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Asperger's Syndrome: Some Psychoanalytical Comments

The Letter, Issue 32, Autumn 2004, Pages 101 - 113


ASPERGER'S SYNDROME: SOME PSYCHOANALYTIC COMMENTS*

Donna Redmond


The protagonist in Mark Haddon's book The Curious Incident of the Dog in the Night-Time[1] is a teenager with Asperger's Syndrome. The story accurately captures something of the essence of the condition, a boy who knows a great deal about maths and very little about human beings.

Although (conservatively) Asperger's Syndrome affects five to seven children in one thousand[2] and is found throughout the world[3] with some estimating the figures as high as one in a hundred,[4] the apparent increase in the disorder in recent years is explained within psychiatry in terms of an increased awareness of the disorder rather than an actual increase in incidence. Having worked with two teenage boys diagnosed with Asperger's Syndrome over a period of one year I became very interested in the condition and wondered, can psychoanalysis offer any insights? The temperament5 of autistic individuals is now a subject of research because autistic presentations although they can be classified in a general manner, also display individual peculiarities. What strikes me about this assessment is the correlation between what is classed as temperament i.e. personality, and the existence of an unconscious subject.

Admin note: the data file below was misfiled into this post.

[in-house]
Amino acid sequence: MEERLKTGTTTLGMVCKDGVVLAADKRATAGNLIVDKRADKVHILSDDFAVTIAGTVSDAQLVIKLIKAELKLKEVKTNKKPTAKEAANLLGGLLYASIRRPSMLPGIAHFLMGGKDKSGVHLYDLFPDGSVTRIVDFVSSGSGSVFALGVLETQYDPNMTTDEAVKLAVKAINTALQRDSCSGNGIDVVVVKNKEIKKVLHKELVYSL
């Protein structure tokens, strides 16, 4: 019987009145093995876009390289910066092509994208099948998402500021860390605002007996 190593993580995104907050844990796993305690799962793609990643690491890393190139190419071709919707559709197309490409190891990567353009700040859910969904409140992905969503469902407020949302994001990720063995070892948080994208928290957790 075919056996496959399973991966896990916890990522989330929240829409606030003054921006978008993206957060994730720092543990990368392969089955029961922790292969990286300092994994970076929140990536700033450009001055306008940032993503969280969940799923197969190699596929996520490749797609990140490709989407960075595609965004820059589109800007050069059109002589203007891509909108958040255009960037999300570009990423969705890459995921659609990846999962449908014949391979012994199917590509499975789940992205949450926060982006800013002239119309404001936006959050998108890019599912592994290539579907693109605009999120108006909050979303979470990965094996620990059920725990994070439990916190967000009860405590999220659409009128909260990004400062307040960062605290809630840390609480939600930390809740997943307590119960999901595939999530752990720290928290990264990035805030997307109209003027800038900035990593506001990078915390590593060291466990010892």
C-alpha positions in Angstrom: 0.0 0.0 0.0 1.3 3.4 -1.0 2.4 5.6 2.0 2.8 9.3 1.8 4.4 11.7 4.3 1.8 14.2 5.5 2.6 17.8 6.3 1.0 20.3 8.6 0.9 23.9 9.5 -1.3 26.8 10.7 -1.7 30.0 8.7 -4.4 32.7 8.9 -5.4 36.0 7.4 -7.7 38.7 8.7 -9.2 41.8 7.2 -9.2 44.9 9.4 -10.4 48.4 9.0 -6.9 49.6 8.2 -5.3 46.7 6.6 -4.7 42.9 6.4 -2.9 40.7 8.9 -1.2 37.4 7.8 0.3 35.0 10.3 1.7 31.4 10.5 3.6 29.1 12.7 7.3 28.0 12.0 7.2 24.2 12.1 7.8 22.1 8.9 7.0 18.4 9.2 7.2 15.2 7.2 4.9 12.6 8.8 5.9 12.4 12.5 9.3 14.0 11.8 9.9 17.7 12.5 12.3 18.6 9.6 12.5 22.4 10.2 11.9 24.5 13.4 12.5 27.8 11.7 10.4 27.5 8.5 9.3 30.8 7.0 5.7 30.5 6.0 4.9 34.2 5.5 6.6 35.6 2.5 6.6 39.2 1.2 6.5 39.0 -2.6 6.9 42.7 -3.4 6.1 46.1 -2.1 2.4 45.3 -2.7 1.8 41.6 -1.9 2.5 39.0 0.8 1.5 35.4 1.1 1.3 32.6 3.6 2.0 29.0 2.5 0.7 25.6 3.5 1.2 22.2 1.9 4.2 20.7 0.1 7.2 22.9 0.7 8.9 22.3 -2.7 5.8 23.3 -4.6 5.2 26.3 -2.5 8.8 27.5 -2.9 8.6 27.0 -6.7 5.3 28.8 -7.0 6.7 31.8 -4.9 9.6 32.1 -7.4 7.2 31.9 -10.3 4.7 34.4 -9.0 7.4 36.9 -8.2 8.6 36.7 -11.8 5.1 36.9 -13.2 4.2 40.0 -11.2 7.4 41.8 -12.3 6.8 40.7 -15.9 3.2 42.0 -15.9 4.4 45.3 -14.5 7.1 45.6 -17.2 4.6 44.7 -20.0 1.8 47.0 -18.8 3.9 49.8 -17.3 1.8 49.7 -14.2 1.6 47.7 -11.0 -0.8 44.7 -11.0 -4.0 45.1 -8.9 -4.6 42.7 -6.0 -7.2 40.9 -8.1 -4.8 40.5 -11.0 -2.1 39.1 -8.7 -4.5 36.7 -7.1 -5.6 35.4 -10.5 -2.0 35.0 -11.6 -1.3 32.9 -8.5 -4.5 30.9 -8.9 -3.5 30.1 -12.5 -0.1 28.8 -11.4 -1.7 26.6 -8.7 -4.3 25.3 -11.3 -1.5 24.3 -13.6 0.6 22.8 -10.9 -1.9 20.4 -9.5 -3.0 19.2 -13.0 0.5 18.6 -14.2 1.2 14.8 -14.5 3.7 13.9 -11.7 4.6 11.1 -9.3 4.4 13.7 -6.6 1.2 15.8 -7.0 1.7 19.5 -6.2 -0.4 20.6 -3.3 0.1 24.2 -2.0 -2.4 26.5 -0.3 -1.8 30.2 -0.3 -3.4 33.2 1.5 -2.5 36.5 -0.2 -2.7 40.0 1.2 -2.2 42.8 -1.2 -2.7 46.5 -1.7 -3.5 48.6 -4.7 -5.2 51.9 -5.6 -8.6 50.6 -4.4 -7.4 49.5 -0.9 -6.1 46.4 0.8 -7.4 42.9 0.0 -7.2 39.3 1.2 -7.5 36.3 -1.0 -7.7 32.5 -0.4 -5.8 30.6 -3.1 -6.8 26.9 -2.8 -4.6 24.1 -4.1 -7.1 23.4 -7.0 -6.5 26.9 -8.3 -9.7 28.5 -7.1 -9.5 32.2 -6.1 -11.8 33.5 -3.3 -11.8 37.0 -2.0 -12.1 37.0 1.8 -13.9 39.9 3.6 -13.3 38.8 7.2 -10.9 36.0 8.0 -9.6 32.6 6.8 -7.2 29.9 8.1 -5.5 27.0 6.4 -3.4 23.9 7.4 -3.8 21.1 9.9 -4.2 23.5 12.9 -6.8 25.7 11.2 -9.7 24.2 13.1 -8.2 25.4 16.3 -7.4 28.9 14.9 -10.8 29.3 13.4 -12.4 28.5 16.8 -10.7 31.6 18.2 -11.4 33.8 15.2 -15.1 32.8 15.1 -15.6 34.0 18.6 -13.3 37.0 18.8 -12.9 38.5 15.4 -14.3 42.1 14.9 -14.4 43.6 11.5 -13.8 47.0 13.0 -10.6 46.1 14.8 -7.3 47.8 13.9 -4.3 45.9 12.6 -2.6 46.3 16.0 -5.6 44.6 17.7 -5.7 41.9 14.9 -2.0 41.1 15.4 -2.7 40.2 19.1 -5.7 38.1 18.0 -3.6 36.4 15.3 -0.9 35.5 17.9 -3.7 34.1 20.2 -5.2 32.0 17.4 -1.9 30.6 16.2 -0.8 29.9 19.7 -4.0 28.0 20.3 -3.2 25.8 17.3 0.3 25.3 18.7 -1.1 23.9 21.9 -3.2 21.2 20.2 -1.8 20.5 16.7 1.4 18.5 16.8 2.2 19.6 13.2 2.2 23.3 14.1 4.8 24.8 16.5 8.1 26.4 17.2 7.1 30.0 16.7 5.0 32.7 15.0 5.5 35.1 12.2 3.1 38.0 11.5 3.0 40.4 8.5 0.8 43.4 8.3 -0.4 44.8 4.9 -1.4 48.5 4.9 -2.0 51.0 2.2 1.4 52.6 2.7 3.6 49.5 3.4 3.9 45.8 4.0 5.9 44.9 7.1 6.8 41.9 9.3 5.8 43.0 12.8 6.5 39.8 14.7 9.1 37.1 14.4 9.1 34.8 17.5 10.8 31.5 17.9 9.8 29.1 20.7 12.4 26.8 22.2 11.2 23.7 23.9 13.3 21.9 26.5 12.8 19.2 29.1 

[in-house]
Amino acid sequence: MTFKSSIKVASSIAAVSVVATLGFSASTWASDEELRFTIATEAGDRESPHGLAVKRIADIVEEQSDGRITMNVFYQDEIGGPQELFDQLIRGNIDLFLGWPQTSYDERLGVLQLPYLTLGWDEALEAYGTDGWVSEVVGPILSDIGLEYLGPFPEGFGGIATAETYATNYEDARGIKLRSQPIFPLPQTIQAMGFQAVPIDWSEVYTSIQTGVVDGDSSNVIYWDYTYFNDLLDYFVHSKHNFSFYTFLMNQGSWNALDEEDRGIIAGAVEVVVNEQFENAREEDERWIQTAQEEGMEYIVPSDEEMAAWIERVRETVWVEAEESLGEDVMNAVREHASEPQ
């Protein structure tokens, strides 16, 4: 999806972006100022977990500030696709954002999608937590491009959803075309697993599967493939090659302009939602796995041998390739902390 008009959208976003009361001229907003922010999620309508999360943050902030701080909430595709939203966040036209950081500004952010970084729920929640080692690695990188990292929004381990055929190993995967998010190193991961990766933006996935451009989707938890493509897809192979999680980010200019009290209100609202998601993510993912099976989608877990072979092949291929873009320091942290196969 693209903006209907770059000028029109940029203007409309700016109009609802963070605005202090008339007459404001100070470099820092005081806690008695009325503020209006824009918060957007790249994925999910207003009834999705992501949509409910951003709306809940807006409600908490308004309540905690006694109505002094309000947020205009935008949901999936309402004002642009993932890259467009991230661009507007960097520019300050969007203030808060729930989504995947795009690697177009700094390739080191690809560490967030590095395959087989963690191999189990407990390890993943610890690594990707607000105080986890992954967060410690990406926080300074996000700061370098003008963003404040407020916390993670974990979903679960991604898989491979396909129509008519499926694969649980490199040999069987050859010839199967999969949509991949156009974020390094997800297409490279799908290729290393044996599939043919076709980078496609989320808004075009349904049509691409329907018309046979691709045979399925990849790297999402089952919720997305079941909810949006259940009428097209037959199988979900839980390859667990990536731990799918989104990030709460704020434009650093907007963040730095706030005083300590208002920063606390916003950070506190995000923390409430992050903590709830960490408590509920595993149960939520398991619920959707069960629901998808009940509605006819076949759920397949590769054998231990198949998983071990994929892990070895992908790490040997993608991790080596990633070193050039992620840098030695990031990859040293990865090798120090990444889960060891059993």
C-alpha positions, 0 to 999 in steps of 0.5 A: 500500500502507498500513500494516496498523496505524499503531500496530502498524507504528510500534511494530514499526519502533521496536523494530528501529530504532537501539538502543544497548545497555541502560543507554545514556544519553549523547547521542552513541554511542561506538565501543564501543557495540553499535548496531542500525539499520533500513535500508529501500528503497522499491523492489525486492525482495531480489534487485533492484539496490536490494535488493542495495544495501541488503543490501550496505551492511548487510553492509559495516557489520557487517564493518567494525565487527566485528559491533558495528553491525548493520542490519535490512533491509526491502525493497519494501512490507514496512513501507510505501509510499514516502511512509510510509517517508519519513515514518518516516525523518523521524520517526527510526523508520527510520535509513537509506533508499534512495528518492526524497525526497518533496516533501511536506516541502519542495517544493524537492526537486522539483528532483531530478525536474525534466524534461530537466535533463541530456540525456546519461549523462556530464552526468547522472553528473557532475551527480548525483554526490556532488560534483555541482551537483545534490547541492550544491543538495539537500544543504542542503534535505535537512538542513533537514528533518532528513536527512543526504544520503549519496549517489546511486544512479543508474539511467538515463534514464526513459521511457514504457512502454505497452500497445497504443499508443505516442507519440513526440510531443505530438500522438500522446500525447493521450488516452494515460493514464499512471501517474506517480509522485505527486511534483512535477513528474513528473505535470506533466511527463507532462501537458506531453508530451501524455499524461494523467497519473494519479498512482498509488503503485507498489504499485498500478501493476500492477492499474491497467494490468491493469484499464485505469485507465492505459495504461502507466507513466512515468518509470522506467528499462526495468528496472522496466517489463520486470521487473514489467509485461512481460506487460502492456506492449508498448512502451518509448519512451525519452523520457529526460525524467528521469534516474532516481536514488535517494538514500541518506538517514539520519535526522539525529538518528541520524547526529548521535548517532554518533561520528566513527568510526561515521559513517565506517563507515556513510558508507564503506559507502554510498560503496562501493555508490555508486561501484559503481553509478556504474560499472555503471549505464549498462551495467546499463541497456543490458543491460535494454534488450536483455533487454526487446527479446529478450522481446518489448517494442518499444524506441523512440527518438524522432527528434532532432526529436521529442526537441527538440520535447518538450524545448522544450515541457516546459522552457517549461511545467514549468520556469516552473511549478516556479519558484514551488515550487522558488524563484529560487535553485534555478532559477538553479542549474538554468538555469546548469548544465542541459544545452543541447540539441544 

When one speaks of what fascinates an autistic child surely one is speaking of desire and ultimately anxiety.

There is much written about the subject of autism from a psychiatric perspective as well as from a psychoanalytic one and some of these discussions are commensurate with each other.

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